## Ten Little Algorithms, Part 4: Topological Sort

July 5, 20151 comment

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Today we’re going to take a break from my usual focus on signal processing or numerical algorithms, and focus on...

## Ten Little Algorithms, Part 3: Welford's Method (and Friends)

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Last time we talked about a low-pass filter, and we saw that a one-line...

## Ten Little Algorithms, Part 2: The Single-Pole Low-Pass Filter

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I’m writing this article in a room with a bunch of other people talking, and while sometimes I wish they would just SHUT UP, it would be...

## Ten Little Algorithms, Part 1: Russian Peasant Multiplication

This blog needs some short posts to balance out the long ones, so I thought I’d cover some of the algorithms I’ve used over the years. Like the Euclidean algorithm and Extended Euclidean algorithm and Newton’s method — except those you should know already, and if not, you should be locked in a room until you do. Someday one of them may save your life. Well, you never know.

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• Part 1:

## Polynomial Inverse

One of the important steps of computing point addition over elliptic curves is a division of two polynomials.  When working in $GF(2^n)$ we don't have large enough powers to actually do a division, so we compute the inverse of the denominator and then multiply.  This is usually done using Euclid's method, but if squaring and multiplying are fast we can take advantage of these operations and compute the multiplicative inverse in just a few steps.

The first time I ran across this...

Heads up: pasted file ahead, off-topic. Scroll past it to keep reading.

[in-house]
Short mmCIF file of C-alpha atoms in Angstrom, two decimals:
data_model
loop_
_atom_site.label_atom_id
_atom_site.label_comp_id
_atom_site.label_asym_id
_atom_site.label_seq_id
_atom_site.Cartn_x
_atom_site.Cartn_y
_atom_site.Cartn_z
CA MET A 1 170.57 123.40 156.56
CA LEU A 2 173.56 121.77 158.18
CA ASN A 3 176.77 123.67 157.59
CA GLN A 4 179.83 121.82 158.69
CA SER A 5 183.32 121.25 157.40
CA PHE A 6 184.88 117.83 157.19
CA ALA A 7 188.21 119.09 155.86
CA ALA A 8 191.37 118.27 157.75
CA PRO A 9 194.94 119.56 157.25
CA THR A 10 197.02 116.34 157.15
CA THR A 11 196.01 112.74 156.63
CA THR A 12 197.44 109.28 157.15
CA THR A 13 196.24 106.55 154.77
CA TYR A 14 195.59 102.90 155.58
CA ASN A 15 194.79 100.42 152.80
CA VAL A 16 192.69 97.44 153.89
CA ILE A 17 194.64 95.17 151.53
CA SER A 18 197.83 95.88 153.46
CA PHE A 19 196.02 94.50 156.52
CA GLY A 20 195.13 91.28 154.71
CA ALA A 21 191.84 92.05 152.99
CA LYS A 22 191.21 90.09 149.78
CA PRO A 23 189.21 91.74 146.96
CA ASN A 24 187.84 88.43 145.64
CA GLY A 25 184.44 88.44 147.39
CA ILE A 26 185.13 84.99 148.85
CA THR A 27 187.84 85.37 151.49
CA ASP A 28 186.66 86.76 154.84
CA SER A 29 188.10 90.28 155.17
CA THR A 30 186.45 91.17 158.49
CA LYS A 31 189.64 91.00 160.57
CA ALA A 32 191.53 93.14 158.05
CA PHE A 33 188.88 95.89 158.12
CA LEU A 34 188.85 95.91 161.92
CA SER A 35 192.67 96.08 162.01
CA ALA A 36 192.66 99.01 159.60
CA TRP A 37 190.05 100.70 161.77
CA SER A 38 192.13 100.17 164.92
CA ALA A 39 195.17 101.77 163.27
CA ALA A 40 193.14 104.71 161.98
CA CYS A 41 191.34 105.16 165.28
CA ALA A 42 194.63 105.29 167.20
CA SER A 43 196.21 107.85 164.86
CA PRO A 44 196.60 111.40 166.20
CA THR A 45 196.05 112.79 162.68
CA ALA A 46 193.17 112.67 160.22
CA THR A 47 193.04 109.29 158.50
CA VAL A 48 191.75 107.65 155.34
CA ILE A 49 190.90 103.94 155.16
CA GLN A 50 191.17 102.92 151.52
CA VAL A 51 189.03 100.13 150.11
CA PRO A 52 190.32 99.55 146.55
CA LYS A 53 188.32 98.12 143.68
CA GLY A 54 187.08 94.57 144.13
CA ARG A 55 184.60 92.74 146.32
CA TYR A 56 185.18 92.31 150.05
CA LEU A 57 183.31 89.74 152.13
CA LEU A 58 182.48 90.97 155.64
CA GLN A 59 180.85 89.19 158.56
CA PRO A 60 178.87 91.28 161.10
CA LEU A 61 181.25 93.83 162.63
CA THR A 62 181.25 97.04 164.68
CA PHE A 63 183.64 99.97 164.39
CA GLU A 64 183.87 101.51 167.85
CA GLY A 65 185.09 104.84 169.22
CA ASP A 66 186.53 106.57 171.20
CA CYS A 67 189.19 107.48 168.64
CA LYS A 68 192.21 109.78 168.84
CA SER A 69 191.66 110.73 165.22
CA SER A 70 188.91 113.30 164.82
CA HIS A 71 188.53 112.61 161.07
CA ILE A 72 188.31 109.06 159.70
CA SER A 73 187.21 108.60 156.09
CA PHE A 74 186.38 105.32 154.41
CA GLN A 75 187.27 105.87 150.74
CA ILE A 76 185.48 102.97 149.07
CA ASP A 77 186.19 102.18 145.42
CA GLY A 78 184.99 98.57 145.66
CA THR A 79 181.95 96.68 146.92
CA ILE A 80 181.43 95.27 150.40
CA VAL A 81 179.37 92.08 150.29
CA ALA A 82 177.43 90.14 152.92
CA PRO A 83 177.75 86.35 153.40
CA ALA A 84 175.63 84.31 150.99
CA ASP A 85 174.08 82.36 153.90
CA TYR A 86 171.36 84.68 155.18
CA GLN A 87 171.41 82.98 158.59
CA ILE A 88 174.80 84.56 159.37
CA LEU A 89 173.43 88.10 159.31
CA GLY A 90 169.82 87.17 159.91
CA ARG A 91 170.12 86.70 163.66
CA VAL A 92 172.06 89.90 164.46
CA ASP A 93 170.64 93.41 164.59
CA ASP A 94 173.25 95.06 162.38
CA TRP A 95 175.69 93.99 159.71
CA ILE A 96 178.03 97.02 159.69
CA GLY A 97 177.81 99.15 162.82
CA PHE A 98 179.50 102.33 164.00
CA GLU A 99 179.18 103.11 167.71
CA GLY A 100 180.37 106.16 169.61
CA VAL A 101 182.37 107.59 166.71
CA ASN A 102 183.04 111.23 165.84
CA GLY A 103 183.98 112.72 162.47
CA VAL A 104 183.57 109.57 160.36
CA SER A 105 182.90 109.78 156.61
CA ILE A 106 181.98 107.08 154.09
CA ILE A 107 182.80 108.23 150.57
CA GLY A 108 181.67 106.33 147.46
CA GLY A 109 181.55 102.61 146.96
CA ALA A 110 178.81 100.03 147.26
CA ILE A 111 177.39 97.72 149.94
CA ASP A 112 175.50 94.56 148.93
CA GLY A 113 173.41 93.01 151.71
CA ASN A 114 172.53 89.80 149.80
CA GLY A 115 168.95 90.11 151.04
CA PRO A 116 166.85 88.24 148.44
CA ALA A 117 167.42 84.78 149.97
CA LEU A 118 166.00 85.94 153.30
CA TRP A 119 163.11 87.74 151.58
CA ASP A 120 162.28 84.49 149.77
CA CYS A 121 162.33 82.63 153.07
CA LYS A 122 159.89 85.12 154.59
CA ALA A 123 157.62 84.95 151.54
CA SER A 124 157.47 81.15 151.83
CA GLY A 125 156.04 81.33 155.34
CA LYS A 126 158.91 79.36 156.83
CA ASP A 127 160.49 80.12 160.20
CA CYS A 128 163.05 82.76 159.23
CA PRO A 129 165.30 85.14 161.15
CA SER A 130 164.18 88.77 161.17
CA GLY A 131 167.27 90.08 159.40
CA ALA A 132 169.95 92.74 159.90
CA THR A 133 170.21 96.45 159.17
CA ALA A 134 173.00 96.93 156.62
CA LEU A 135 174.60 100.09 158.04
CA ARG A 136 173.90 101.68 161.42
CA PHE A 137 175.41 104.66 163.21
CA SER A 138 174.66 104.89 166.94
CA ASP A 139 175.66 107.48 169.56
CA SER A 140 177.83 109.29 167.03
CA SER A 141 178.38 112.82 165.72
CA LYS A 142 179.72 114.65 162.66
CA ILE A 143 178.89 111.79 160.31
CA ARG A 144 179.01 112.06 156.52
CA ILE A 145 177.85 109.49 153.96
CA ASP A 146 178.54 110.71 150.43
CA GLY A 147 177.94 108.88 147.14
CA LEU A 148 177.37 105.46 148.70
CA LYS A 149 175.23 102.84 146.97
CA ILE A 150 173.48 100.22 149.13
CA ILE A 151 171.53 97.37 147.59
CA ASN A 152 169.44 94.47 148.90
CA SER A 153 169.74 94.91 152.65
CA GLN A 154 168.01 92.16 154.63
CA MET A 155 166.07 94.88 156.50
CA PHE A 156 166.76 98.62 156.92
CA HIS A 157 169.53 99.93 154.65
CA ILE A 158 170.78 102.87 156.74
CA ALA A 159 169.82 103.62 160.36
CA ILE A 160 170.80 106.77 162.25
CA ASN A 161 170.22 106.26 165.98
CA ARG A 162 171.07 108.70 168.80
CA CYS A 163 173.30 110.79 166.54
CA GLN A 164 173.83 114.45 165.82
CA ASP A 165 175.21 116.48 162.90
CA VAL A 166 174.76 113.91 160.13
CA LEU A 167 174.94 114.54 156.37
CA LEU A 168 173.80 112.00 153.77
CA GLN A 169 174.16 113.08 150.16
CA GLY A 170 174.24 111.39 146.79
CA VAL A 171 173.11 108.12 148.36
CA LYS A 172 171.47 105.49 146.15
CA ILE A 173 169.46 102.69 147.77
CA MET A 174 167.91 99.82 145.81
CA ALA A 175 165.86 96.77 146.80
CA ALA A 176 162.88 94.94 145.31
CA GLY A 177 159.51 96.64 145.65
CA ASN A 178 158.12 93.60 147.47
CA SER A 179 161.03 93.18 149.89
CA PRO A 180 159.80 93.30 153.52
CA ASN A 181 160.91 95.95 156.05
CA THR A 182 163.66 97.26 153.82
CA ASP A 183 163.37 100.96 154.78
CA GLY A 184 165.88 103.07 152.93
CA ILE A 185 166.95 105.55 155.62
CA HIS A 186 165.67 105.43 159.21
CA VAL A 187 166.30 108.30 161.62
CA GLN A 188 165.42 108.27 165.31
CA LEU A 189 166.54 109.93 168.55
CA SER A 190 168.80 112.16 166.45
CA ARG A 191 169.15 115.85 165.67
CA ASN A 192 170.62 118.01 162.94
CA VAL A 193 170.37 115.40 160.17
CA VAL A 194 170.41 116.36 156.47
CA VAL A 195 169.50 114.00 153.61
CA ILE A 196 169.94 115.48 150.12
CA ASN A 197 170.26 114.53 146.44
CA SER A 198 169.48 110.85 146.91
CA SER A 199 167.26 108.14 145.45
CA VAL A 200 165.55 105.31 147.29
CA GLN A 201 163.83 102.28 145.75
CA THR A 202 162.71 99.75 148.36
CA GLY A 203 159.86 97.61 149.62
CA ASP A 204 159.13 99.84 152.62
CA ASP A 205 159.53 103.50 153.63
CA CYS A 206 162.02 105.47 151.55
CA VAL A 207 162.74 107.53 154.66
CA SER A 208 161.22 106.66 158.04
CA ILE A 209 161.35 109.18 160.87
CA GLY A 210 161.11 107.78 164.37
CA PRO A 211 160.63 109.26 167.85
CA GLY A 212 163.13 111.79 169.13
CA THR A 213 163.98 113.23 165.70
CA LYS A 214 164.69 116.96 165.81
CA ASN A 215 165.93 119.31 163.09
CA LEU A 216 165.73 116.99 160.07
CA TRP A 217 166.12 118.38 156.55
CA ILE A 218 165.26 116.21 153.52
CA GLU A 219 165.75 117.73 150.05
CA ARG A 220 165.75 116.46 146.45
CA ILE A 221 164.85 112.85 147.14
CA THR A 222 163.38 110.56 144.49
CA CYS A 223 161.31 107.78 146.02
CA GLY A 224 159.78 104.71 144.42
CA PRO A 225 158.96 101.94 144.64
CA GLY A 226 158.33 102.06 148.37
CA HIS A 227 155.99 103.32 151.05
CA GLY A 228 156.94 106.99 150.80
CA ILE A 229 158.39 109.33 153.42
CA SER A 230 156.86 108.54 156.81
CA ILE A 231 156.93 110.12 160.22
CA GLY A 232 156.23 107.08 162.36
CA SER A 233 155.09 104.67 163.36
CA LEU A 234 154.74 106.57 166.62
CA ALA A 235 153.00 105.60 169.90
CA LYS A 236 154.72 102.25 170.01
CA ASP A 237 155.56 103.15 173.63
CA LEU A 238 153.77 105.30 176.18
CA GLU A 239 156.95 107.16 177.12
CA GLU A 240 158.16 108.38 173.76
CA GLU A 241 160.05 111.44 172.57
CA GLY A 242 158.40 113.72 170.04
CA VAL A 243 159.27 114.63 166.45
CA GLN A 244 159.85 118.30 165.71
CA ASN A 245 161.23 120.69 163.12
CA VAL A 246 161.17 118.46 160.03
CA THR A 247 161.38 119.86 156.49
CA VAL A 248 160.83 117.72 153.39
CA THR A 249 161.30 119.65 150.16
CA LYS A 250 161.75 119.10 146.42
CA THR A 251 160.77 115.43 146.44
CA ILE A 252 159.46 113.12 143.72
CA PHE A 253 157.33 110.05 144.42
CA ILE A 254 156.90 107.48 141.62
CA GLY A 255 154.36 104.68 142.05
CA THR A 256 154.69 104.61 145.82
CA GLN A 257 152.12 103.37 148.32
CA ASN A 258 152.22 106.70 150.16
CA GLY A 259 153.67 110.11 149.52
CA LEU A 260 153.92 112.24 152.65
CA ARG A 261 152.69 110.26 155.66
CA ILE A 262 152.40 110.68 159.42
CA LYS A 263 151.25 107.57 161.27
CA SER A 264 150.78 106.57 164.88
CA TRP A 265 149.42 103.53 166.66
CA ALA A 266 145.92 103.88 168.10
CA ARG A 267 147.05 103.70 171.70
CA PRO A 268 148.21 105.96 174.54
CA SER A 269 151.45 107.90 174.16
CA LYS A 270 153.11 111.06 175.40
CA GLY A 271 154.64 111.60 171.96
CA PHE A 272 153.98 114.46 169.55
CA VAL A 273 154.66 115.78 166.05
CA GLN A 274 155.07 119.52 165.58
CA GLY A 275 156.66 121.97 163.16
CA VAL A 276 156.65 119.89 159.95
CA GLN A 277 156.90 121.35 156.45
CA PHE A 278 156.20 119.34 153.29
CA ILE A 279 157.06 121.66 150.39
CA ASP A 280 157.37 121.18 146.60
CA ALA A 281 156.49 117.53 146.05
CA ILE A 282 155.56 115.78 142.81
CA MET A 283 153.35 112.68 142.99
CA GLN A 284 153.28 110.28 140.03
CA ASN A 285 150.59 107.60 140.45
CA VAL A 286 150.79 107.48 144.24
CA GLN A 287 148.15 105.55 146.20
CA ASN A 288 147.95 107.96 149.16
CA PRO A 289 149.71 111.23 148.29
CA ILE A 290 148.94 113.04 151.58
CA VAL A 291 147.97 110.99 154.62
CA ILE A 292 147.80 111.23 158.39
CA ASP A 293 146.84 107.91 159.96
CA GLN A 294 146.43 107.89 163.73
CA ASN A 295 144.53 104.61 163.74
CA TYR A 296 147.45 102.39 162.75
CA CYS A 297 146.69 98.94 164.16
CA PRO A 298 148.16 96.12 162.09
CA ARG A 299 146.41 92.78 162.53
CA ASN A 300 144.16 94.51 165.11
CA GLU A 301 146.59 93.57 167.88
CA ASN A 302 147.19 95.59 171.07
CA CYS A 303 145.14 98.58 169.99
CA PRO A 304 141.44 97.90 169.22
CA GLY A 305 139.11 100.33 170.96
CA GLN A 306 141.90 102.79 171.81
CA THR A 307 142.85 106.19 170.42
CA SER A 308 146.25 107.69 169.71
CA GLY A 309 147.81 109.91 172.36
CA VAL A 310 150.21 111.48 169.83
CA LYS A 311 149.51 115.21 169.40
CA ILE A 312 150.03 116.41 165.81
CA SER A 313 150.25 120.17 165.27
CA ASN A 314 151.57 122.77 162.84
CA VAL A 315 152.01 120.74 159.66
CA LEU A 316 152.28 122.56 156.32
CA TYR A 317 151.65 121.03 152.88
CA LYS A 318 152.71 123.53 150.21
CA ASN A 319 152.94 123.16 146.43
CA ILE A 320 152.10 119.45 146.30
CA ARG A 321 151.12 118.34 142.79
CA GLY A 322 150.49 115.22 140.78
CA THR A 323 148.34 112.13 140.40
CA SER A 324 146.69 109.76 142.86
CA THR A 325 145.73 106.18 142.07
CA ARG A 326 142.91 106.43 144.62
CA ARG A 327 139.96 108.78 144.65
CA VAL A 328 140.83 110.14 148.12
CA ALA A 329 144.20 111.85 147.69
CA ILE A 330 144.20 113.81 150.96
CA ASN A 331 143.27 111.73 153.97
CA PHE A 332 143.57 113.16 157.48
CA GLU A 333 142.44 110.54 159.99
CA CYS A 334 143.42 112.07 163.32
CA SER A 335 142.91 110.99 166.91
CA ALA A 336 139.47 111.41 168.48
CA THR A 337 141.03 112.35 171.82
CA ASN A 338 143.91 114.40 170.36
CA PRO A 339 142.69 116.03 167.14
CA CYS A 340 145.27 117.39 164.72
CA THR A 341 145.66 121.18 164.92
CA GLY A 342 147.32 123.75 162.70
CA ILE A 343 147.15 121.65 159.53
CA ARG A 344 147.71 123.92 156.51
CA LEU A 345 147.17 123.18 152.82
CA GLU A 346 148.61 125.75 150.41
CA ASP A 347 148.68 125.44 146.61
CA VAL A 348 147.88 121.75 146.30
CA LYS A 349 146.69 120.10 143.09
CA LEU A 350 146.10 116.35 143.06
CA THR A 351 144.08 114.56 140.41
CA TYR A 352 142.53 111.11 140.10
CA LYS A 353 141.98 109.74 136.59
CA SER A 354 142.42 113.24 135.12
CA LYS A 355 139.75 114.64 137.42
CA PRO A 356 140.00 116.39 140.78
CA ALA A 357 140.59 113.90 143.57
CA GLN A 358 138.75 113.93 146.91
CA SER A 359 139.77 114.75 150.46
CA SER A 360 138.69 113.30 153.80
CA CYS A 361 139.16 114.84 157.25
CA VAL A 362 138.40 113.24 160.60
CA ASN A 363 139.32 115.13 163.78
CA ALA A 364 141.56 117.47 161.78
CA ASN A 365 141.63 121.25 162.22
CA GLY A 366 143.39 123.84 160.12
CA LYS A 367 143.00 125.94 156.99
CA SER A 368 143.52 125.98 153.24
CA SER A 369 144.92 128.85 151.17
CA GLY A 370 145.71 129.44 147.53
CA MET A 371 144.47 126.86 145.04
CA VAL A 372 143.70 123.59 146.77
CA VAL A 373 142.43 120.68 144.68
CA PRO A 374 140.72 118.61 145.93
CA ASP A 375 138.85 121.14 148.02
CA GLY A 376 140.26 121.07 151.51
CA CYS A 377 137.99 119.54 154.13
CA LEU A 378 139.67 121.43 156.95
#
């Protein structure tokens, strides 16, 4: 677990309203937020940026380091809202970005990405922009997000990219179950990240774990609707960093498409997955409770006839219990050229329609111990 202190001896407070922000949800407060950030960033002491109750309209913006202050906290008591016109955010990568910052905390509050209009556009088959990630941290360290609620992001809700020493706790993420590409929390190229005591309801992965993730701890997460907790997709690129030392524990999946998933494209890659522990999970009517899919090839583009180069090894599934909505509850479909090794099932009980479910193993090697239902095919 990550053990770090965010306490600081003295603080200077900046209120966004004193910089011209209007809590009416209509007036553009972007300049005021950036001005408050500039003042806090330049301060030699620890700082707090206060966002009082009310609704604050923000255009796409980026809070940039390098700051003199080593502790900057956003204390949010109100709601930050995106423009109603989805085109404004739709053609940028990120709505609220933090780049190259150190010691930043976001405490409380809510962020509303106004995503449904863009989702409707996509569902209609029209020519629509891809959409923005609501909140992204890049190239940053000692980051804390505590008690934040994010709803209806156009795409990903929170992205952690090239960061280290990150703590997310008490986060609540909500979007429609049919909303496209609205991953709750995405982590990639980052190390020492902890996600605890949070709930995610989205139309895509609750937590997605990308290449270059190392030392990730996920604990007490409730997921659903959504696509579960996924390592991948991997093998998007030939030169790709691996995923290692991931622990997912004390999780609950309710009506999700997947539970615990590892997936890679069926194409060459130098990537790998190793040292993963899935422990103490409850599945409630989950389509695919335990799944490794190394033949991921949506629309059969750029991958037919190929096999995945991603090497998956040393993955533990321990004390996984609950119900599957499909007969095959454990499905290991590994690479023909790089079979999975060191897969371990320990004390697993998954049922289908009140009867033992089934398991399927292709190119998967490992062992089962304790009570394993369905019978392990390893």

## Linear Feedback Shift Registers for the Uninitiated, Part IX: Decimation, Trace Parity, and Cyclotomic Cosets

December 3, 2017

Last time we looked at matrix methods and how they can be used to analyze two important aspects of LFSRs:

• time shifts
• state recovery from LFSR output

In both cases we were able to use a finite field or bitwise approach to arrive at the same result as a matrix-based approach. The matrix approach is more expensive in terms of execution time and memory storage, but in some cases is conceptually simpler.

This article will be covering some concepts that are useful for studying the...

## Elliptic Curve Digital Signatures

December 9, 2015

A digital signature is used to prove a message is connected to a specific sender.  The sender can not deny they sent that message once signed, and no one can modify the message and maintain the signature. The message itself is not necessarily secret. Certificates of authenticity, digital cash, and software distribution use digital signatures so recipients can verify they are getting what they paid for.

Since messages can be of any length and mathematical algorithms always use fixed...